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How She Got There: Genevieve Santos, Sole Proprietor of Le Petit Elefant


Name: Genevieve Santos
Job Title and Description: Sole Proprietor of Le Petit Elefant
College Name/Major: University of Southern California, Communication BA
Twitter Handle:@lepetitelefant
Instagram Handle:@lepetitelefant

What does your current job entail? Is there such a thing as a typical day?

Genevieve Santos: I’m a one-woman stationery and illustration business, so my job entails a lot. The many duties include accounting, painting, producing the paper goods, sales, customer service and managing the online store. I participate in 15 to 30 craft fairs, art shows and comic conventions a year, so I’m often on the road. It’s tiring but I love it.

My day-to-day tasks vary, but I try to do one thing every day: draw. Having your own business, it’s easy to get caught up in the aspects that bring in sales, like doing shows and saying yes to as many custom requests as possible. It’s important to set aside time for yourself and feel inspired.

What inspired you to start Le Petit Elefant?

GS: Le Petit Elefant was born from two things: timing and passion.

One of the best things that has ever happened to me was getting laid off from New Line Cinema, my first and only 9-to-5 job. The combination of unemployment checks, severance and money saved provided me with a comfortable financial cushion to launch my business. I thought, "If not now, when?" I opened my business at a great time as well; just as craft fairs and an appreciation for handmade and local goods were making a comeback. 

As for passion, since the age of two, I have never stopped drawing. I doodled during lectures when I should have been taking notes. While I worked at New Line Cinema, I drove across town to take drawing workshops. Even now, I drive 80 miles once a week to take art classes. This insatiable passion is the backbone of my business.

What is the best part of your job?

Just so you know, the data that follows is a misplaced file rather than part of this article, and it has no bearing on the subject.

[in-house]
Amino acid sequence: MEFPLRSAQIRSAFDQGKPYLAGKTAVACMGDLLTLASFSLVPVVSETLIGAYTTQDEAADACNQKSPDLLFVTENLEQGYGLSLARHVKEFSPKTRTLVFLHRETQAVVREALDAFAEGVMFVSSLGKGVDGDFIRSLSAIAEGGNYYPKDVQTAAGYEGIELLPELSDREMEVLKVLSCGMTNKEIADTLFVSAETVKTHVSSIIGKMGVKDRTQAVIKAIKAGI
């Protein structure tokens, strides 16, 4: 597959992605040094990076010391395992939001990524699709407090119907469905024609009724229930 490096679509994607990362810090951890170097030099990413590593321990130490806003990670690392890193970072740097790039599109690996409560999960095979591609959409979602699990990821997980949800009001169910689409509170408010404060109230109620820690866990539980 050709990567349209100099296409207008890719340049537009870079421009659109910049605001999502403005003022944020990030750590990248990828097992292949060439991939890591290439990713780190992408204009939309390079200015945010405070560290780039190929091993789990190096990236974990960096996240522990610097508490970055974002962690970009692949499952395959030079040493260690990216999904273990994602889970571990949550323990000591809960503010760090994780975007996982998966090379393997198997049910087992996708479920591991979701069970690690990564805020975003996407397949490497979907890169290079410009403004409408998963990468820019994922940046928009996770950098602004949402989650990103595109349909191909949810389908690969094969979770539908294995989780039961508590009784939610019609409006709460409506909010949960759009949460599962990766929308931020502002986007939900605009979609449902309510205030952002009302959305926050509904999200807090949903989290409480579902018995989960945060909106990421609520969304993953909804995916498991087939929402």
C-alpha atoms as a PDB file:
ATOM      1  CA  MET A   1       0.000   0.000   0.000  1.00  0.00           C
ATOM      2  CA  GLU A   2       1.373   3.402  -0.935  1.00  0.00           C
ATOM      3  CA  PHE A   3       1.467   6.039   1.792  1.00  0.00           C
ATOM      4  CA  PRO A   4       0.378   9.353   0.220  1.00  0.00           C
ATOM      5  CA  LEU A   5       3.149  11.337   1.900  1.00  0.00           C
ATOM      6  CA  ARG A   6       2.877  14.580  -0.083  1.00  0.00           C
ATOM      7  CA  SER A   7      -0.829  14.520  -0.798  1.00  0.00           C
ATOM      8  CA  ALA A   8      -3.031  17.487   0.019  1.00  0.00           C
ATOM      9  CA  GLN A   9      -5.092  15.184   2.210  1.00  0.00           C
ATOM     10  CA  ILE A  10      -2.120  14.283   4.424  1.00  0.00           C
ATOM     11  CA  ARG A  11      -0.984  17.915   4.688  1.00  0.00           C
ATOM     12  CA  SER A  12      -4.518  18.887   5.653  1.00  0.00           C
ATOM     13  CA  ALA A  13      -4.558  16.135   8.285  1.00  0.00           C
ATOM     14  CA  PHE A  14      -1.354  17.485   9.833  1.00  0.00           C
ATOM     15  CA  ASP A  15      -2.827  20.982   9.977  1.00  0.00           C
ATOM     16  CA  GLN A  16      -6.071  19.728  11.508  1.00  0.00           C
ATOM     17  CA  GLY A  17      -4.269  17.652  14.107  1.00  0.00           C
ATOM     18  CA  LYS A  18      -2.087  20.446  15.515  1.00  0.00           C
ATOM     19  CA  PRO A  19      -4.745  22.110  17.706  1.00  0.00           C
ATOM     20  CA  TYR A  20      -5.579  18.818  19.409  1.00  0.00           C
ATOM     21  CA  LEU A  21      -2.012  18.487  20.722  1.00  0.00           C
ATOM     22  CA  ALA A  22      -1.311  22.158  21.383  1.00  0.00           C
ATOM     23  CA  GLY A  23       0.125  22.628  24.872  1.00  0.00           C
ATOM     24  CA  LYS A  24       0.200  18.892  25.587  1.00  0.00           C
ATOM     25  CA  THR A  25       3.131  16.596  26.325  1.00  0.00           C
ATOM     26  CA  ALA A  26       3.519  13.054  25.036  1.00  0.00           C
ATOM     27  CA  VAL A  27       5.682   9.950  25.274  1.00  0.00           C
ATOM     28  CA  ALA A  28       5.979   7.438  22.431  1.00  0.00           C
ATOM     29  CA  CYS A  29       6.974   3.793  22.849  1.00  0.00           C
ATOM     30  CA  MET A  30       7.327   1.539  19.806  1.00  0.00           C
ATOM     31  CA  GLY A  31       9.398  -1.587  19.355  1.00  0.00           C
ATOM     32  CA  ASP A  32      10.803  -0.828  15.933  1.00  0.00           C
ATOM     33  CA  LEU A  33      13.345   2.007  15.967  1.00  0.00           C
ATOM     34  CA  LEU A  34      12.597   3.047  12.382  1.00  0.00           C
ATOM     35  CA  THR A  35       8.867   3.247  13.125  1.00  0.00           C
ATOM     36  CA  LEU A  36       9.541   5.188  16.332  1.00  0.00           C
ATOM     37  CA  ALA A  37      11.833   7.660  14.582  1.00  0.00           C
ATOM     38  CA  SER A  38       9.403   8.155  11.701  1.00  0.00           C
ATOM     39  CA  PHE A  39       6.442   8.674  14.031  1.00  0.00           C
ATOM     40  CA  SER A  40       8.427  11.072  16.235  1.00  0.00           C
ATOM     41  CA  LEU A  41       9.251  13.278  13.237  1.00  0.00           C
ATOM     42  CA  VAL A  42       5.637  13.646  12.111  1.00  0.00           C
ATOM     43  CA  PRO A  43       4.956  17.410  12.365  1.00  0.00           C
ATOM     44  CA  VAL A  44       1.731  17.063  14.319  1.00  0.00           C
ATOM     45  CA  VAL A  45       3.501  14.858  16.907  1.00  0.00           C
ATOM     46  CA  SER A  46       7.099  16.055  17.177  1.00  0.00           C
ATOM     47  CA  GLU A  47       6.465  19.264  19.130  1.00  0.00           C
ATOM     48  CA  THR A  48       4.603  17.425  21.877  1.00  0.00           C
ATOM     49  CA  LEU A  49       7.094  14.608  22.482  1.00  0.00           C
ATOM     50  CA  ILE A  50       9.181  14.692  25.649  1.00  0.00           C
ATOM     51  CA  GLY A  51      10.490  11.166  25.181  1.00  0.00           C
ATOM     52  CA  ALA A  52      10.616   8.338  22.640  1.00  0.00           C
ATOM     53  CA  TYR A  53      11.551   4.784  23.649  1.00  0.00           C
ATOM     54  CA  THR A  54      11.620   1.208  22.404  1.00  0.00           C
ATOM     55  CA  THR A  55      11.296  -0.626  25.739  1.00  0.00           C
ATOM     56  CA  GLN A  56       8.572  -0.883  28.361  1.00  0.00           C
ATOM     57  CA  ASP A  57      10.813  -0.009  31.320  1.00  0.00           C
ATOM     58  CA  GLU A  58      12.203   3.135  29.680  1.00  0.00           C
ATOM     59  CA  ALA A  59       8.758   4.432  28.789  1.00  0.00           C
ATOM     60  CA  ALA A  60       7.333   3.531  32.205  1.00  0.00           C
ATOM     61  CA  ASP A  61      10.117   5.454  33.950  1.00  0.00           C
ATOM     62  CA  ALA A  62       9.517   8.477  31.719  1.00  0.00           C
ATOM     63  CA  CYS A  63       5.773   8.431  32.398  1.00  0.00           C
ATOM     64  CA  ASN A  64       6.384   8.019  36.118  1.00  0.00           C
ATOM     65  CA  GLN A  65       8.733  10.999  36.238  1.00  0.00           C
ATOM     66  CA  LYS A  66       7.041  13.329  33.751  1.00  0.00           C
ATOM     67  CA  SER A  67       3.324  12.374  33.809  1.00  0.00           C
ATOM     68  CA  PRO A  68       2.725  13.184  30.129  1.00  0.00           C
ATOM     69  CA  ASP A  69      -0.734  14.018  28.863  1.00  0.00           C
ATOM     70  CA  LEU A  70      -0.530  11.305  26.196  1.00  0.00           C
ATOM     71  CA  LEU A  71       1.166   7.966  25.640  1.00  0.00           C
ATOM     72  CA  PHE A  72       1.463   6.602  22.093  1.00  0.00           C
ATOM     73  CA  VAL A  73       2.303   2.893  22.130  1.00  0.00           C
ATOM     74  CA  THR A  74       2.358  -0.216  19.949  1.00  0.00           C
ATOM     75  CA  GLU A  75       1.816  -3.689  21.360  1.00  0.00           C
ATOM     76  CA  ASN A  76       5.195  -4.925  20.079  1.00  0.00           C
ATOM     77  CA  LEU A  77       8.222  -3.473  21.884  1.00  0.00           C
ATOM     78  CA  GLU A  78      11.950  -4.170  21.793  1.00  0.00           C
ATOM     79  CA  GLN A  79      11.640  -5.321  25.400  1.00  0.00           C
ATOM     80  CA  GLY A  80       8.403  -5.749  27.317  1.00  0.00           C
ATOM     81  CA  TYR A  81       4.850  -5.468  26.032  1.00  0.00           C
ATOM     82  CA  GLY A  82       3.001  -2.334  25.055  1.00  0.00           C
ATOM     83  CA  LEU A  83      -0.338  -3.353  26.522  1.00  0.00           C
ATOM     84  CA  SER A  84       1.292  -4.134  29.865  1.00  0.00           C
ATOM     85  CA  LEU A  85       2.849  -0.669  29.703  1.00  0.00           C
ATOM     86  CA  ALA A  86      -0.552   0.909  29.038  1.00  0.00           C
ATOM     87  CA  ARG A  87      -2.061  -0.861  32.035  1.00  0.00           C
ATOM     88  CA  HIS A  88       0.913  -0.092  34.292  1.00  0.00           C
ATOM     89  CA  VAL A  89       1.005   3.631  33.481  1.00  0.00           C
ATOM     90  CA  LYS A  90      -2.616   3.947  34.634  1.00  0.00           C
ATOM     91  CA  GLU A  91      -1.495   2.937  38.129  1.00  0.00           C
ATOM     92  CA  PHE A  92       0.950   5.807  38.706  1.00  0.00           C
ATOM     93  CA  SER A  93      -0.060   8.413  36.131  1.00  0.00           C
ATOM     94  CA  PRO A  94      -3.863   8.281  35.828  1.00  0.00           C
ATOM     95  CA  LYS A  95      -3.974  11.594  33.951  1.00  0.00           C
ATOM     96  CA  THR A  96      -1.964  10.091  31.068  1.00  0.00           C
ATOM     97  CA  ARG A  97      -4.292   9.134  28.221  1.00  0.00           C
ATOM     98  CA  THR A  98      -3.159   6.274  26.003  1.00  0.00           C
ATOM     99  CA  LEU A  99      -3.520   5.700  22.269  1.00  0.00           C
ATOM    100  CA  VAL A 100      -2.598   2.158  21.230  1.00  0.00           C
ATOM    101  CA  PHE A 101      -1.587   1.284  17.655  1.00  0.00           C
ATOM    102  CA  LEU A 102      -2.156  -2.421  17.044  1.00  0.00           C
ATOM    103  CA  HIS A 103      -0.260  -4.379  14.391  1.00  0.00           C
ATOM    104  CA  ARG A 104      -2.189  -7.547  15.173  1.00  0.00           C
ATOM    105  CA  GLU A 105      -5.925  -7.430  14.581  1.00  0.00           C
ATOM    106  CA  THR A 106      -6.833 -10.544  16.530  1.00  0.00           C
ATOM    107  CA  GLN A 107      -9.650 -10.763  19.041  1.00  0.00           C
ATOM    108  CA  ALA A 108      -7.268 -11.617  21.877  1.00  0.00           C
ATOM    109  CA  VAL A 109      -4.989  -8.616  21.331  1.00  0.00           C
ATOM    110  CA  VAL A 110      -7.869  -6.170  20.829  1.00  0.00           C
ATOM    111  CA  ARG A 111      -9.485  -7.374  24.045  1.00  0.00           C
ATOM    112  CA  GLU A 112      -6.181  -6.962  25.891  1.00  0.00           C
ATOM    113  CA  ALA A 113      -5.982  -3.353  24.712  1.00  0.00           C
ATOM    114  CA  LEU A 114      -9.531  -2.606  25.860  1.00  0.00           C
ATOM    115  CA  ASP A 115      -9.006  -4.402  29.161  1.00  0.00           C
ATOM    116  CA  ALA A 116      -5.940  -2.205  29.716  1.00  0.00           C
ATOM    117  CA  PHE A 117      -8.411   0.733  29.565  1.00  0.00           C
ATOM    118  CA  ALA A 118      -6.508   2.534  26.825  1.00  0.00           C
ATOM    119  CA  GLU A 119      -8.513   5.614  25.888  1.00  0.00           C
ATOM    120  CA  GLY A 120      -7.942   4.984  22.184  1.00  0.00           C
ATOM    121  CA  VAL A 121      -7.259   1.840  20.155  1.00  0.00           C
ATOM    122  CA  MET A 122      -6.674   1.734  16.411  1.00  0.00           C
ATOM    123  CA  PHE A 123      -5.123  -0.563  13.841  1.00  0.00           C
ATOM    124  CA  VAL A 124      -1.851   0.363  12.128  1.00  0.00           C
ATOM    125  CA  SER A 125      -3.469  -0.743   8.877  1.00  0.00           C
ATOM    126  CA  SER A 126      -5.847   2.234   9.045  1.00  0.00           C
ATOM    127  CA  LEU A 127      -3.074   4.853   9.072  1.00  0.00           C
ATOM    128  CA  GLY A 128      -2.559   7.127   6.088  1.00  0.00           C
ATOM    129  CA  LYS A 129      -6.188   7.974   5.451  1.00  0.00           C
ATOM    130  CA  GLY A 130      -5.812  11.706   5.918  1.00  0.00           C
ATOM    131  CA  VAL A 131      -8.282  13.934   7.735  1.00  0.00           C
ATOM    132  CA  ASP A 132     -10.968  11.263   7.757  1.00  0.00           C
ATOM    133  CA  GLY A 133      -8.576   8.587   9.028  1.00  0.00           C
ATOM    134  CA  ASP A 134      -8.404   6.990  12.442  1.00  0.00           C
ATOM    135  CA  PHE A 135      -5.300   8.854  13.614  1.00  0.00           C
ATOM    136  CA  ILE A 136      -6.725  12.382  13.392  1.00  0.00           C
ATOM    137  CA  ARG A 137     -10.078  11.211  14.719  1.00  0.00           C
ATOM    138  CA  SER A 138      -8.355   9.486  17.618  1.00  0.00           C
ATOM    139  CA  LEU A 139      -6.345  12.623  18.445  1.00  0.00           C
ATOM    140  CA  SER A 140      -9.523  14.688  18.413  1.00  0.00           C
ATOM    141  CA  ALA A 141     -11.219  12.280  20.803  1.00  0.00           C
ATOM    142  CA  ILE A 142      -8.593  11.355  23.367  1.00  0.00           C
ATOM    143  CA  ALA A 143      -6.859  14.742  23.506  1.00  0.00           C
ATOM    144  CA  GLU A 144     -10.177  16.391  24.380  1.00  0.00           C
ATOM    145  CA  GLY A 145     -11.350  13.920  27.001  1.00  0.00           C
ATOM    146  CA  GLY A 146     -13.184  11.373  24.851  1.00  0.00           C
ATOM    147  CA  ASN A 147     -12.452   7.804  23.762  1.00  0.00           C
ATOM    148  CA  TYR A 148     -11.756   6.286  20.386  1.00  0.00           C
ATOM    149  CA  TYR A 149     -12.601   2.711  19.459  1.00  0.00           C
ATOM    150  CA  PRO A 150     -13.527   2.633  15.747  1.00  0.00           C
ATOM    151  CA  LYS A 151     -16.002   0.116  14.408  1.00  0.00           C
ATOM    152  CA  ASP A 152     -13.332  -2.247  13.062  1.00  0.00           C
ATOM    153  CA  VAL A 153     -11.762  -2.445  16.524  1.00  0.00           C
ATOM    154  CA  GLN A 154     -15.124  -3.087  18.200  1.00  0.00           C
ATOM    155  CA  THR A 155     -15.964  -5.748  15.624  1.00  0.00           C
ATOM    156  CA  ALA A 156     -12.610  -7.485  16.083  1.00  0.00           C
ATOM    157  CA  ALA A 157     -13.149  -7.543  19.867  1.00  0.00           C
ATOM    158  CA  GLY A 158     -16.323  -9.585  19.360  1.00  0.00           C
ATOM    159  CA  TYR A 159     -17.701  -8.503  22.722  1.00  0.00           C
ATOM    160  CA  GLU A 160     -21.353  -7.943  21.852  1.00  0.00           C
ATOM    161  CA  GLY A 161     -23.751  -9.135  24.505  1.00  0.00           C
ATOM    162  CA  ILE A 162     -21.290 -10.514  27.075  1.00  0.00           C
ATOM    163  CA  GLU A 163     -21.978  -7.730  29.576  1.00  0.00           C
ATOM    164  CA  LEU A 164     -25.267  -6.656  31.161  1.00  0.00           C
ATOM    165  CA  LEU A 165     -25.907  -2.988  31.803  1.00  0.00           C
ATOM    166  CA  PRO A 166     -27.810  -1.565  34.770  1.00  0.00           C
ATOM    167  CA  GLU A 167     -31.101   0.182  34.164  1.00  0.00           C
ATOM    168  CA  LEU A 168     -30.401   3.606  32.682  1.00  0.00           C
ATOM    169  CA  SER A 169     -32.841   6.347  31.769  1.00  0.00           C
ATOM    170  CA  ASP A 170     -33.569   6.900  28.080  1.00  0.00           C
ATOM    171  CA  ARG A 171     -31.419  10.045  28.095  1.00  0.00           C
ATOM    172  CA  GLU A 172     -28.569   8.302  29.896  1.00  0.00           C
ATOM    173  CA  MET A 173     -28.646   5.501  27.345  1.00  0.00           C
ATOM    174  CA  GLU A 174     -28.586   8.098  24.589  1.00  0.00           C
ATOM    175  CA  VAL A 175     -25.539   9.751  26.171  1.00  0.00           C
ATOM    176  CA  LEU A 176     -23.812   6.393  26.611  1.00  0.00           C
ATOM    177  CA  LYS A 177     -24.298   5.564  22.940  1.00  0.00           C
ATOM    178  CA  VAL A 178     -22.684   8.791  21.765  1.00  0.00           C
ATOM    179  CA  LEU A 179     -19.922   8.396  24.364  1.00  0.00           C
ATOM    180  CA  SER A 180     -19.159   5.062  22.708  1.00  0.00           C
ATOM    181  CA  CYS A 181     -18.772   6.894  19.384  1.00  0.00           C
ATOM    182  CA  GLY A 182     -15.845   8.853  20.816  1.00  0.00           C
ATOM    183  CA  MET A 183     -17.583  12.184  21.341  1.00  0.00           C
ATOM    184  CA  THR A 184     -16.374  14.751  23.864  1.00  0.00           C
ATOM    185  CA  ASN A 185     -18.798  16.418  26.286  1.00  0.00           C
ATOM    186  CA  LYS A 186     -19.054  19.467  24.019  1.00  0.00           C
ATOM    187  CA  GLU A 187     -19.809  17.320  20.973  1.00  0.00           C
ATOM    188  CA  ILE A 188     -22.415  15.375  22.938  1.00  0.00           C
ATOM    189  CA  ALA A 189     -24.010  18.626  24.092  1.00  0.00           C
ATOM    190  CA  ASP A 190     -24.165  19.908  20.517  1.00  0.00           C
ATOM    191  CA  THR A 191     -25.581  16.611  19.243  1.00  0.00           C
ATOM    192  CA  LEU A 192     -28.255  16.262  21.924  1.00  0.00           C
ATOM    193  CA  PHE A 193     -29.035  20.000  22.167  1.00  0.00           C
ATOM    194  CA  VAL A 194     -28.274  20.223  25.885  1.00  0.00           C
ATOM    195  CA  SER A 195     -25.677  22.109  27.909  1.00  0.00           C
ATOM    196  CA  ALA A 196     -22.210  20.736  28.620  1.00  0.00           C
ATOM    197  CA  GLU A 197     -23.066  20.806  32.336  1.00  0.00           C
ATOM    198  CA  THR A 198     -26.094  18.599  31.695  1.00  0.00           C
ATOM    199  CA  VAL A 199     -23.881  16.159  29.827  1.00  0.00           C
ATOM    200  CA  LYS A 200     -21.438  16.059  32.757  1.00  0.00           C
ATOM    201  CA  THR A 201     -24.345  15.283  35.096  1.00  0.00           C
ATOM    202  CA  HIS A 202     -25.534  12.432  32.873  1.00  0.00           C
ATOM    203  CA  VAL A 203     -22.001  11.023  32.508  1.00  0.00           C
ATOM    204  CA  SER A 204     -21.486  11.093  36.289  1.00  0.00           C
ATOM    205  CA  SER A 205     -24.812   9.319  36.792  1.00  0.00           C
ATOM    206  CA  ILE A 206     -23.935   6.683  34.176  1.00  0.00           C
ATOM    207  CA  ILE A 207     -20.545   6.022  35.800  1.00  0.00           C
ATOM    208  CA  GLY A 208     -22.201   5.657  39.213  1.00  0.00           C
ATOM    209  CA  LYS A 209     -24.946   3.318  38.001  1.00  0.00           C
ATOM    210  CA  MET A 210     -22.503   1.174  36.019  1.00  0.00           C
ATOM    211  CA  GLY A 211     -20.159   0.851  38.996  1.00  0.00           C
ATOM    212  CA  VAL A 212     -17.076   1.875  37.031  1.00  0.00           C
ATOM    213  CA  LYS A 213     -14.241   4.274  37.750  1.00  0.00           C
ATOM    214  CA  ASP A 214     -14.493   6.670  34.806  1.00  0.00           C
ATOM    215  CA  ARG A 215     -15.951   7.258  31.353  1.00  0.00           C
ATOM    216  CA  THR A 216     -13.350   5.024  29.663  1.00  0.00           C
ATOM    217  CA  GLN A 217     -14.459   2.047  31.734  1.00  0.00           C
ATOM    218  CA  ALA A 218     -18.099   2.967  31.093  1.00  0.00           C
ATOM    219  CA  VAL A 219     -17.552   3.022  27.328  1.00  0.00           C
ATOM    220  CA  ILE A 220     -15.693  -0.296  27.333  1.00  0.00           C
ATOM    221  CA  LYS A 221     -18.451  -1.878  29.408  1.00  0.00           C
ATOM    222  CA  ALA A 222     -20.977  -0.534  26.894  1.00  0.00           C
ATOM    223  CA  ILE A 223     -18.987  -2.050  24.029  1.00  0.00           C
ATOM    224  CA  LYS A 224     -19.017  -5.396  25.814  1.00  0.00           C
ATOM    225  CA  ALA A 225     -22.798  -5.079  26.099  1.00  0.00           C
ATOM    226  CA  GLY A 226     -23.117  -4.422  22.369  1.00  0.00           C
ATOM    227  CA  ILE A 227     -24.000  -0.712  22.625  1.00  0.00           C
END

GS: The absolute best part is having the freedom to set my own schedule and travel around the world for work. I was able to visit 31 countries by the age of 30, all in the name of work.

What is one thing you wish you knew about your industry when you first started out that you know now? 

GS: I wish I understood the highs and lows of sales trends. After my first successful holiday season, I celebrated with a very pricey trip abroad. Little did I know that the holidays are followed by a depressing lull in sales, and what most businesses do is ration holiday profits until it picks up again in late spring. It was a tough winter that year.

What is one mistake you made along the way and what did you learn from it?

GS: I wish I was better at following up. I can’t help but wonder at all the missed opportunities because I failed to email someone.

What has been the most surreal moment of your career thus far?

GS: I think the most surreal moment was getting an email from Disney. They had found me at a craft fair and approached me to work with them. It was a humbling reminder to stay true to what makes you happy and trusting everything will work itself out in the end.

What do you look for when hiring somebody?

GS: I want someone with initiative. I met my first intern at a USC alumni event where I gave a brief talk about my business. After the presentation, she asked if I was looking for an intern. I hadn’t even considered it, and there she was already listing all the ways she could help me and why she wanted to work for me. I immediately knew she would be a great fit because she was smart, confident and, most importantly, passionate about the work.

What advice would you give to a 20-something with similar aspirations?

GS: Get ready to work. There are no shortcuts. It’s just a lot of hard work. 


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